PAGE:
A resource with simple tips and ideas exploring the animal life around us, from family pets to urban wildlife and conservation issues.

Part of England’s New Lenses


Pets are part of our family and contribute to our sense of home. They have always been a central part of our cultural heritage, popping up in family portraits. Even in the grand portraits of stately homes family pets are often front and centre stage in the image.

We are surrounded by creatures, whether we choose to be or not. Look out of your window at the wildlife. Notice the cobwebs in the corner of your room. Take some time to think about the places you find wildlife. What is happening to those habitats?

Explore animal life through the activities suggested here.

Watch For Wildlife

Be still, be present, take notice. Be ready – and patient. Dig a little deeper. Investigate habitats rural or urban. How have they changed over time? Look for and record traces of human impact. Capture creatures large or small.

Postcards To The Future

Wildlife is in decline. Tell us about the wildlife that is important to you. What must be preserved for future generations? Make a postcard with a message. Create a habitat using household objects and add your slogan. It could be a call to action, a statement, a fact or a personal anecdote.

A Day In The Life Of Your Pet

Is your pet your constant companion? Do they entertain you? Tell the story of what they get up to by documenting a day in their life. Is there anything unusual or unexpected? Use props or toys to engage your pet, but also pay attention to moments of rest or favourite spots in the house.

Portrait With Your Pet

What do you have as a pet? Share those special relationships with us. Putyourself in the picture to create a portrait with your pet. Try taking a selfie! Or using a timer or mirror. Capture moments of you resting together, or signs of affection.

Pets And Wildlife Close Up

Experiment with macro photography to create unique portraits of pets andwildlife. Explore forgotten corners and the places you don’t normally look. What pattern and detail do you see? Macro lenses that clip to your smartphone are cheap and widely available. Alternatively try a magnifying glass or even a toy kaleidoscope.

DIY Fish Eye Lens

Experiment with a fresh perspective. Explore natural habitats with a fish eye view. Make your own fish eye lens using a glass of water. Move around and get in close for different viewpoints. Add food colouring to the water for a different effect. 

Top Tips
  • Play with shadows
  • Take action shots!
  • Review your photographs and select your favourites to create a series
  • Keep a low profile if you are photographing wildlif
  • When working with your pet, focus on their eyes!
  • Keep it fun (and safe) for the animal you are photographing
  • Wildlife often emerges after the rain. Go on the hunt during or after a rainfall – take an umbrella!
Inspiring Artists
English Heritage Sites

Running Wild
Eltham Palace, South London

In the 1920s and 30s exotic or unusual pets were all the rage. Stephen and Virginia Courtauld, owners of Eltham Palace, lavished attention and money on their much-indulged ring-tailed lemur Mah-Jongg, even designing the interior of the palace to meet his needs by creating a tropical climate and including a ladder and trapdoor.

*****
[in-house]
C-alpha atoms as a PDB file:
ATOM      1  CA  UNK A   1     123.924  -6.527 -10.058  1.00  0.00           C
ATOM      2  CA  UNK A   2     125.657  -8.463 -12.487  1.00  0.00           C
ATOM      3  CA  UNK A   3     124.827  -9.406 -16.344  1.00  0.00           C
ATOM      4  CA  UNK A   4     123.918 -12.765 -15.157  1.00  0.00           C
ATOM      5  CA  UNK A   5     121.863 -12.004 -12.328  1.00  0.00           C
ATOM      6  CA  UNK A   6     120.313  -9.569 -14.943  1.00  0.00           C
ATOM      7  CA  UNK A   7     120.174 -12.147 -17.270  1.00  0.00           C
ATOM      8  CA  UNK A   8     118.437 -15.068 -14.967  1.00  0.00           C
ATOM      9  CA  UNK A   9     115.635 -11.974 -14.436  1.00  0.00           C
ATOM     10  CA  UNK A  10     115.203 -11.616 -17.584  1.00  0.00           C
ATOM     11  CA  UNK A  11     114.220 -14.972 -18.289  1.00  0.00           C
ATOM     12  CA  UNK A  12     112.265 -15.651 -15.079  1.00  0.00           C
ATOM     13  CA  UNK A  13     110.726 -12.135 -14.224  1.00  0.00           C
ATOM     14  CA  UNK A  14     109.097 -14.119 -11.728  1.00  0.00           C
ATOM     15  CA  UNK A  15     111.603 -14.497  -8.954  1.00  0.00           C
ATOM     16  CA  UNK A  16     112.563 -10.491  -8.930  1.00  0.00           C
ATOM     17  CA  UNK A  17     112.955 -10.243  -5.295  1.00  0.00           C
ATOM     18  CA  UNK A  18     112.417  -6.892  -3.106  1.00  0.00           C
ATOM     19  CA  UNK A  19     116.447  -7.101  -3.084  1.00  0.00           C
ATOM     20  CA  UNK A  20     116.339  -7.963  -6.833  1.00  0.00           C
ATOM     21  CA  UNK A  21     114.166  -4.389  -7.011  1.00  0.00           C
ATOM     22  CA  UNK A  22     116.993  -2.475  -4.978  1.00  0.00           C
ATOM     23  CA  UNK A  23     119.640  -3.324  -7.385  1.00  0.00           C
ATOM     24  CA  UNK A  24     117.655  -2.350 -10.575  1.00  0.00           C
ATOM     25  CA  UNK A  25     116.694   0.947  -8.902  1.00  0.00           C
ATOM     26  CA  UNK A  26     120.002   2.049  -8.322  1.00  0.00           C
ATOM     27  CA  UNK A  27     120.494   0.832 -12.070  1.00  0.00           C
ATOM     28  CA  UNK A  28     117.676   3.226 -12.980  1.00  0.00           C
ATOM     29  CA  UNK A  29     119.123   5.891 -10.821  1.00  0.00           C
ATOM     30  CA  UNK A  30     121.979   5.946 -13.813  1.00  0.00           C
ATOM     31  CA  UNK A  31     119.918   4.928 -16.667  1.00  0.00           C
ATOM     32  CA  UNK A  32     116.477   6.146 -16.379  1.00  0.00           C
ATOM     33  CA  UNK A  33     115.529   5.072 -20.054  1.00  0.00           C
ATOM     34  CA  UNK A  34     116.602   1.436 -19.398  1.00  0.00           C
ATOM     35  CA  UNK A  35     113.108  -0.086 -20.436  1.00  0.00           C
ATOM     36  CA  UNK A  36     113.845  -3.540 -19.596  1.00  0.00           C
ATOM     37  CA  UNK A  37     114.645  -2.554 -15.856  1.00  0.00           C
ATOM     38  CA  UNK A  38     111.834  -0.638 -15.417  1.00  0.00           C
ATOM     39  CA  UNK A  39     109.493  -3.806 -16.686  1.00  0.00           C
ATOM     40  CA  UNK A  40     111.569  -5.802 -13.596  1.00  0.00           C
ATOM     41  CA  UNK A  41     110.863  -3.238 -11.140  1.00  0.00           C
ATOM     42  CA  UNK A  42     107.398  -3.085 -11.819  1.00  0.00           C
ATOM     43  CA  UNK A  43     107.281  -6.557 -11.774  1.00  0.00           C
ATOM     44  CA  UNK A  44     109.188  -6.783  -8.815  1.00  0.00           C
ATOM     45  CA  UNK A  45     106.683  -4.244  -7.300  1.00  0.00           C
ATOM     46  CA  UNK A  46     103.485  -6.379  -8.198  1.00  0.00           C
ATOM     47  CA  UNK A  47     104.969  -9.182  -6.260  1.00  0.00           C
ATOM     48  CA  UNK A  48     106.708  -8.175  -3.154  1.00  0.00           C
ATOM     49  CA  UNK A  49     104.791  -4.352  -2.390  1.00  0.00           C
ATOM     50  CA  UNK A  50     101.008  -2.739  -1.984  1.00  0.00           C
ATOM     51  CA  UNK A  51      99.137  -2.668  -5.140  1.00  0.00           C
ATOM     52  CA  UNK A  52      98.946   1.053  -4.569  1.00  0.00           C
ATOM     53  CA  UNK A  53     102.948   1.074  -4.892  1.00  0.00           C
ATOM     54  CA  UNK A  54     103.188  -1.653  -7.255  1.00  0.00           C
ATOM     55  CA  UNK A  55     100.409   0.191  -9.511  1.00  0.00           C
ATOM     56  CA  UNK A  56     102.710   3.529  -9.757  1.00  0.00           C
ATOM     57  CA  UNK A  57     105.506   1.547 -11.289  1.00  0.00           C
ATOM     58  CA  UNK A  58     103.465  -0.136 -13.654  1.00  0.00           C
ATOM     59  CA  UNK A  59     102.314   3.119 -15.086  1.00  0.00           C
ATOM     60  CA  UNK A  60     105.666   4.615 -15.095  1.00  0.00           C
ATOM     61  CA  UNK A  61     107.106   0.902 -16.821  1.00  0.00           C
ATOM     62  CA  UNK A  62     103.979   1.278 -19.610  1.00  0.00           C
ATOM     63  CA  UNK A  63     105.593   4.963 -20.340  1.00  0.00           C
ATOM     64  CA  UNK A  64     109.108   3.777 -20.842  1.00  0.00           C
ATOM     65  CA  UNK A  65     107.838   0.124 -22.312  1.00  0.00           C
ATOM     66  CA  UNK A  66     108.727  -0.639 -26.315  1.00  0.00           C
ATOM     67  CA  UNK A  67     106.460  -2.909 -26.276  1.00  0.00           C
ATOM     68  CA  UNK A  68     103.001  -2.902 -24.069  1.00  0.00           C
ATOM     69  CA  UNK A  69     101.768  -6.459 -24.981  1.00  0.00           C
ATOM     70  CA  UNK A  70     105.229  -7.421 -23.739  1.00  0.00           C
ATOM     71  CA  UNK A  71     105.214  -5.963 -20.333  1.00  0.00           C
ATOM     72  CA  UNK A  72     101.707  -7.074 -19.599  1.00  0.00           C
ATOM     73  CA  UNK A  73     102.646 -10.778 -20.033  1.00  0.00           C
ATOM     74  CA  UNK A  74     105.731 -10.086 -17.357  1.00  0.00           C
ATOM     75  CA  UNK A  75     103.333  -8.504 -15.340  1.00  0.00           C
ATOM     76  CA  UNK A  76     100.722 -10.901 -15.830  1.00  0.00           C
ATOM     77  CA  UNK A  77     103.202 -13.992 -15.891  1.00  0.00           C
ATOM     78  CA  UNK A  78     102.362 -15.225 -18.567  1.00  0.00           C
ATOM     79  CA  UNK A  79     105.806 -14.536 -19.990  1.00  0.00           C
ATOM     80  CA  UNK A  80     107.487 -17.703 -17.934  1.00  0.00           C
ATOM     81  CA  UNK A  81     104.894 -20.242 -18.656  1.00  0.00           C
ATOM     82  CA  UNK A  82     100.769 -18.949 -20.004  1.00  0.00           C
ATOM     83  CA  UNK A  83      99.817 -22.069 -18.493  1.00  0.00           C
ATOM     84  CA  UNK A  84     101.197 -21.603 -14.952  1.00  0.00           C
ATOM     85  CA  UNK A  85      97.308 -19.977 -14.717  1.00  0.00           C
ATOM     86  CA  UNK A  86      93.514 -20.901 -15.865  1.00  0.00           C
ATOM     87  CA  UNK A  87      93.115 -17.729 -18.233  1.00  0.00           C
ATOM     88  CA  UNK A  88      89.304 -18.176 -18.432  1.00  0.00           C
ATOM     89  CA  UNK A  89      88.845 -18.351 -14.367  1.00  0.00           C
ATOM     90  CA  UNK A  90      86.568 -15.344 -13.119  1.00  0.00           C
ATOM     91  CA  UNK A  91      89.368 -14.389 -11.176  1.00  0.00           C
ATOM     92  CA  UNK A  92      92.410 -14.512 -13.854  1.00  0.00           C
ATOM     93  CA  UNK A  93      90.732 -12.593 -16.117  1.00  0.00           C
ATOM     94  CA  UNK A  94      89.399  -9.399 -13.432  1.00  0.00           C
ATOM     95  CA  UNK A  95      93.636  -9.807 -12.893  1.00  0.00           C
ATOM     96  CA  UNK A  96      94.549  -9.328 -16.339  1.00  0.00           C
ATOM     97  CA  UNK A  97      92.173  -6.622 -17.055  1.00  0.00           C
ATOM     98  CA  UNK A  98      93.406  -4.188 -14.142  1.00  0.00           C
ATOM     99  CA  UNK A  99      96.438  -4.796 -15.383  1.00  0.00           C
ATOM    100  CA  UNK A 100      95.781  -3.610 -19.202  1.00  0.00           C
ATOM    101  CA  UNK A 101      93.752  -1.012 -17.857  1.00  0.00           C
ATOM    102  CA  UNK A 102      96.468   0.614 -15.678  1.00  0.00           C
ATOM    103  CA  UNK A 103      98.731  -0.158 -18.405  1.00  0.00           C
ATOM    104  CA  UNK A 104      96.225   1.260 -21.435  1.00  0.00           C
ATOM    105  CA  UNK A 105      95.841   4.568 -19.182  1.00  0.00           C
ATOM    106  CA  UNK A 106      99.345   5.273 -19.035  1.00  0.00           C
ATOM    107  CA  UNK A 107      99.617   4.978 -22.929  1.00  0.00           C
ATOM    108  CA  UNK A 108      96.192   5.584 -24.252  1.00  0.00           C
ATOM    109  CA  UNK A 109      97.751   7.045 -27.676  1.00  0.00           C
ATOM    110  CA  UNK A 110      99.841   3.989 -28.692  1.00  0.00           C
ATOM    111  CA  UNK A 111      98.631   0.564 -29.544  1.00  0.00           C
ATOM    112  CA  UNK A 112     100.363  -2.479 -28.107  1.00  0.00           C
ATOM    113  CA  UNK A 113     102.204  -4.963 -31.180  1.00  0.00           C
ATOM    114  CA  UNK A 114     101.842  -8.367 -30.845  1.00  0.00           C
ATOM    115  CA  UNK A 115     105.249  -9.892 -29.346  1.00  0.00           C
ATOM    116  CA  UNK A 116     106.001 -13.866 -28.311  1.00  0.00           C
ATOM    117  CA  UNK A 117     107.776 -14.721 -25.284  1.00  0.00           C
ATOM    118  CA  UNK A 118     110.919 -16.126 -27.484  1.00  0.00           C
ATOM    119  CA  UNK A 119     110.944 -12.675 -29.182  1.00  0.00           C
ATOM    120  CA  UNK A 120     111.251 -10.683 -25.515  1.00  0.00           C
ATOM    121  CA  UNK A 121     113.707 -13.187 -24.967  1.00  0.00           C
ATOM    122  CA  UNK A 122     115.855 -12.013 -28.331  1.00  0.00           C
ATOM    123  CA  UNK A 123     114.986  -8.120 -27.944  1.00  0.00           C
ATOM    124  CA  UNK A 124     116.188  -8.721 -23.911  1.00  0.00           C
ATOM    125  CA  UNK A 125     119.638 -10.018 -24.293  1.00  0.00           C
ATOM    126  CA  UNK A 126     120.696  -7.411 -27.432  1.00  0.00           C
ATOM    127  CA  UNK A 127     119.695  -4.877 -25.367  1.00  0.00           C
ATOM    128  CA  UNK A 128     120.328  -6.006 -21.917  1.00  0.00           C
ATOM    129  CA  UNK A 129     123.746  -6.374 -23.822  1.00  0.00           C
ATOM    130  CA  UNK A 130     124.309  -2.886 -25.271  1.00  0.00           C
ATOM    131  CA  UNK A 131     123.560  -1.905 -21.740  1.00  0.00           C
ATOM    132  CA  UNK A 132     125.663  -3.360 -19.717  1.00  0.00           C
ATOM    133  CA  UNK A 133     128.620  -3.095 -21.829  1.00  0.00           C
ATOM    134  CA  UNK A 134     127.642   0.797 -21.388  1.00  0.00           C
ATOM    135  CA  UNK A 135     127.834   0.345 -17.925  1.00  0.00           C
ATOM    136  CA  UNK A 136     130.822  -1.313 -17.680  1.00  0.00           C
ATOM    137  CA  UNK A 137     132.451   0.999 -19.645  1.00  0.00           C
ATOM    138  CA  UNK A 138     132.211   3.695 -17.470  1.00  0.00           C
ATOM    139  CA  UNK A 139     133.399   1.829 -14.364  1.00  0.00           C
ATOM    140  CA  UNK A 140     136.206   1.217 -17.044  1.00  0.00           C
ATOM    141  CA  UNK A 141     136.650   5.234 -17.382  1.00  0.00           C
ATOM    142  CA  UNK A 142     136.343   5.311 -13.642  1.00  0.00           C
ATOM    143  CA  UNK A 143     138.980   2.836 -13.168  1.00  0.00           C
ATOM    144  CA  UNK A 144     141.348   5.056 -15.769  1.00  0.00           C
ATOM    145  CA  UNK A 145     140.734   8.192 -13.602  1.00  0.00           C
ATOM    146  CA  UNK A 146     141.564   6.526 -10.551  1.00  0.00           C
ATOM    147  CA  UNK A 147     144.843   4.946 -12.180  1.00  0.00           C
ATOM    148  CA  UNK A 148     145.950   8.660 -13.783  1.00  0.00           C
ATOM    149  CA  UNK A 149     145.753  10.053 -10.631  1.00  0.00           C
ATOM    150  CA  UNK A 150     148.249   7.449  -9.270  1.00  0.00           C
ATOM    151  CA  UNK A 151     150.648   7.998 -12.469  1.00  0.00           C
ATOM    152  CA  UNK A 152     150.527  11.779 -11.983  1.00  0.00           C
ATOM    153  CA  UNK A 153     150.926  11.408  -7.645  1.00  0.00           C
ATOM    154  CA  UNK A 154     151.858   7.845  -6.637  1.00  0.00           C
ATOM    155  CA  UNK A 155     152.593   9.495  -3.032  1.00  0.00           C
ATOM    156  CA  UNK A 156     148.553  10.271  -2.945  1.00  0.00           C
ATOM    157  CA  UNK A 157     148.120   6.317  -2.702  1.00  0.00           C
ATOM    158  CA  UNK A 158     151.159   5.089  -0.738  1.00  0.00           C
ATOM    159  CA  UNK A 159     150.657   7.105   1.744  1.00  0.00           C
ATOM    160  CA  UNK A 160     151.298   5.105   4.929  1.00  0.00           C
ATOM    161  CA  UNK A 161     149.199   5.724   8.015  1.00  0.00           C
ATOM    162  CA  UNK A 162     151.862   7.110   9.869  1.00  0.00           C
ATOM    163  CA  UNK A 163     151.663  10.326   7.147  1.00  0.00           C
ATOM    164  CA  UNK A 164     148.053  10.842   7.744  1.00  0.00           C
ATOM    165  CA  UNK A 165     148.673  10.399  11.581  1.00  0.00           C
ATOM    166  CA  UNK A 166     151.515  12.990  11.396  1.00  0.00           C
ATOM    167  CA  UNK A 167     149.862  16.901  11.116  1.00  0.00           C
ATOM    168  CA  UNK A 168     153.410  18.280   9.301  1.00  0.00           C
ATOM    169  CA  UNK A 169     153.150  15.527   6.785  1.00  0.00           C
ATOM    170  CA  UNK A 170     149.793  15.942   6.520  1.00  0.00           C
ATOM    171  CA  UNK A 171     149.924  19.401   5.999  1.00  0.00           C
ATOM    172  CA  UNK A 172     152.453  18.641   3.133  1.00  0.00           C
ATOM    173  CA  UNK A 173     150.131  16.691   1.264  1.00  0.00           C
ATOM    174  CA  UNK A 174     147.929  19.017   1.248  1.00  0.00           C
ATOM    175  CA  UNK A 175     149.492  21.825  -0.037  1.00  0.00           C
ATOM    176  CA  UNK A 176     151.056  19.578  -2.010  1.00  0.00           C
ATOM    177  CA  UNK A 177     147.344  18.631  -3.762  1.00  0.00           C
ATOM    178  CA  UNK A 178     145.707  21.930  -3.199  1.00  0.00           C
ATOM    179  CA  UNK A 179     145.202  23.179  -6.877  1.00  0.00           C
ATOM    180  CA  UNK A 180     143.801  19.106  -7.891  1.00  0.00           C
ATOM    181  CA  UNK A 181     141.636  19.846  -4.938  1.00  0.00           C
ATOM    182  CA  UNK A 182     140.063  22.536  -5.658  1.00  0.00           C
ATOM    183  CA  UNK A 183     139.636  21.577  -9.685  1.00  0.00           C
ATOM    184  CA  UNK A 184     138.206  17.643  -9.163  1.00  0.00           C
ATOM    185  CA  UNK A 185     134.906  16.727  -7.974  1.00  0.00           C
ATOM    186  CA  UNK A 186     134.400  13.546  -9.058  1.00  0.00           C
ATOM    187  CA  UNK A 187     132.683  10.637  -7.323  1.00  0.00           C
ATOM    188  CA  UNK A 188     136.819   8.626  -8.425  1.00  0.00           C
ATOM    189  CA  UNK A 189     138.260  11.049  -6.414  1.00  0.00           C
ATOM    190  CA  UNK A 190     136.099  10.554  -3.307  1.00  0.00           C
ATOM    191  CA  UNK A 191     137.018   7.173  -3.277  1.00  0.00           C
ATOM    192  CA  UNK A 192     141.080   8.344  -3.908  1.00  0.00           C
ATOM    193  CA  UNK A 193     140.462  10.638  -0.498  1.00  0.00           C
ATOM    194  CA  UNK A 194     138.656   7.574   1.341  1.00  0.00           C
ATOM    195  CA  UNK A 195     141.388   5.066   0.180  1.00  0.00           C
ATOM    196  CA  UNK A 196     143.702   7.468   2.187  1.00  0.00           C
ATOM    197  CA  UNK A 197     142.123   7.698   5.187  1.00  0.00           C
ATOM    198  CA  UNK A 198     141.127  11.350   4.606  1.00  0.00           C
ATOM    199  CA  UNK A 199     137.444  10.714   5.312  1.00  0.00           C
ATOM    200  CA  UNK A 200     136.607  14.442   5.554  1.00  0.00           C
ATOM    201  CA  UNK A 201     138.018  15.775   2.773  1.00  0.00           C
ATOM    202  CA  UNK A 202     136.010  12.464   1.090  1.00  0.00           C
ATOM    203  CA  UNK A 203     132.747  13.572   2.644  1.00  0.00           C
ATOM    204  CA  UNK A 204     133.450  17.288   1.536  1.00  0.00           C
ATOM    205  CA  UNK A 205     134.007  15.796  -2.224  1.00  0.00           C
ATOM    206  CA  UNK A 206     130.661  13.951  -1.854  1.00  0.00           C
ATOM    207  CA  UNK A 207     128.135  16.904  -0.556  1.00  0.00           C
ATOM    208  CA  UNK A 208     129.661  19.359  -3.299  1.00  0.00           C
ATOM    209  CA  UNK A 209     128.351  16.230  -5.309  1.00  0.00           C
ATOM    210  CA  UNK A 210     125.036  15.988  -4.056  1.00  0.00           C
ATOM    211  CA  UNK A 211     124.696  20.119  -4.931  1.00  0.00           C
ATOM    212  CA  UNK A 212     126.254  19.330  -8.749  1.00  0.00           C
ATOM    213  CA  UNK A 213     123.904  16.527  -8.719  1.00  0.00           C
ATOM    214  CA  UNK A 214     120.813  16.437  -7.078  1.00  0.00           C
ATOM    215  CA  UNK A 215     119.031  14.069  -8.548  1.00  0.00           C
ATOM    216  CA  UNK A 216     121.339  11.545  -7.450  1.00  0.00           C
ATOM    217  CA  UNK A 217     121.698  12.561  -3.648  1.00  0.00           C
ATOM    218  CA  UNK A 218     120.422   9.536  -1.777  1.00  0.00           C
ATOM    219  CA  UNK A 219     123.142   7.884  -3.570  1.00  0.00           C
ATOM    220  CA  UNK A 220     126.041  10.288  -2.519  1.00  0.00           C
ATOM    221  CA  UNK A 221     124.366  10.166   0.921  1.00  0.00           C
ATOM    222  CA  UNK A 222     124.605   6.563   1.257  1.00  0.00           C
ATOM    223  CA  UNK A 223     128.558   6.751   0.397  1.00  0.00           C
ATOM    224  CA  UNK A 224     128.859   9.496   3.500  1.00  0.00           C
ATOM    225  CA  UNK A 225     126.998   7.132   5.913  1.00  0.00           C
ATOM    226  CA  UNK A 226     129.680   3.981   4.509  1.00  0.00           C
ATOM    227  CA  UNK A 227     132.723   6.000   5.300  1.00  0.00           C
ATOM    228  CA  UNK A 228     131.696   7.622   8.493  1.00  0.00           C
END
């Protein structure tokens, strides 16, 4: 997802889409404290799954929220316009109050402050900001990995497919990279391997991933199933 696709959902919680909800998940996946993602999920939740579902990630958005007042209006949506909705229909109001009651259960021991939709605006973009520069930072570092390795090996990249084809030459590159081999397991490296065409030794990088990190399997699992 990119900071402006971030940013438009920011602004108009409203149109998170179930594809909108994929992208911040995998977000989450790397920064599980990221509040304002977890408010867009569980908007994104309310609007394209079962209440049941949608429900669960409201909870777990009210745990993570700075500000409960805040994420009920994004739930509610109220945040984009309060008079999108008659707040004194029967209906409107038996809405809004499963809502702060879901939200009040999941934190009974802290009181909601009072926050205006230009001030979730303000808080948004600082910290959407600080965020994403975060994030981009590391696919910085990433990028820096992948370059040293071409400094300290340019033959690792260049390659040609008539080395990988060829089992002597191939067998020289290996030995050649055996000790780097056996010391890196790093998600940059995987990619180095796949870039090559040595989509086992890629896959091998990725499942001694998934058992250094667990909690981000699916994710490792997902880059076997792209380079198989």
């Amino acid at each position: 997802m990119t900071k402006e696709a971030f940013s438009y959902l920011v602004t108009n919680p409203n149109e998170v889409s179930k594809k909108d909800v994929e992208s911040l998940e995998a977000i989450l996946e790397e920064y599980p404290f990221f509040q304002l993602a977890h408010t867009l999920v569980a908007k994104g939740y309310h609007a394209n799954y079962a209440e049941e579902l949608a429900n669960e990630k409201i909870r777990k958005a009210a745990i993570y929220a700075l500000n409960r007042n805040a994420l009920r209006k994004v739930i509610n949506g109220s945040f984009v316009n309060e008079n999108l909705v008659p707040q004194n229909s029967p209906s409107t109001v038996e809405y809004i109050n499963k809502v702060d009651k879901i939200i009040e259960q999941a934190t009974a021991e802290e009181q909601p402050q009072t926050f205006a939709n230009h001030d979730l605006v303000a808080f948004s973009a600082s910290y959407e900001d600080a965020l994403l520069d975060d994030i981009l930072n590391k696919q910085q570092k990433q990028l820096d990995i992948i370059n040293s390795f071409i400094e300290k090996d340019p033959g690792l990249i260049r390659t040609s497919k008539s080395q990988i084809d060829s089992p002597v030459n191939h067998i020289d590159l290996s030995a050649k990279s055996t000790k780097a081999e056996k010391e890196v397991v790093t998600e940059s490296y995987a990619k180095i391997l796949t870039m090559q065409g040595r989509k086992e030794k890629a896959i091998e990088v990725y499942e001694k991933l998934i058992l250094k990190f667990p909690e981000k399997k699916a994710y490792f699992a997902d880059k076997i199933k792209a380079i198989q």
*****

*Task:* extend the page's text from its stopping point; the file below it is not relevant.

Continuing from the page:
Wildlife in the Meadows
Brodsworth Hall near Doncaster

Meadows are one of the rarest habitats in the UK. The swathes of meadow that would have been seen in English landscapes in the past have now been lost to widespread modern and intensive farming and horticultural practices. English Heritage properties have some of the last remaining meadows, which are vital for biodiversity.

About the Contributors

Annis Joslin’s practice seeks to explore lived experience through a participatory and reflective process. Working in diverse contexts she uses different approaches to generate material, including drawing, animation, photography, video and story-telling to create lens-based digital artwork for galleries, museums, community situations and online.

Her work has exhibited and screened internationally with commissions and projects with organisations including People United, Photoworks, The British Museum, Sussex Partnership NHS Trust, The Royal College of Physicians, The National Trust, The Women’s Library, Project Art Works and The Walker Art Gallery, Liverpool. Annis is also co-director of Corridor, a social arts organisation that connects artists, people and places through collaborative lens-based visual arts projects.

Alejandra Carles-Tolra is a visual artist and photography facilitator from Barcelona, currently based in London, UK.

She received a BA in Sociology from the University of Barcelona and a Photography MFA from the Massachusetts College of Art and Design. Alejandra’s work has been published and exhibited internationally, most recently at Vice, The Huffington Post, Gup Magazine, World Photography Organization, The Independent, Circulation(s) Festival in Paris, and Getty Images Gallery in London. She has taught photography at The University of New Hampshire and Massachusetts College of Art and Design, among other institutions. Alejandra currently collaborates with non-profit organizations as an art workshop facilitator using art and education to empower vulnerable communities.

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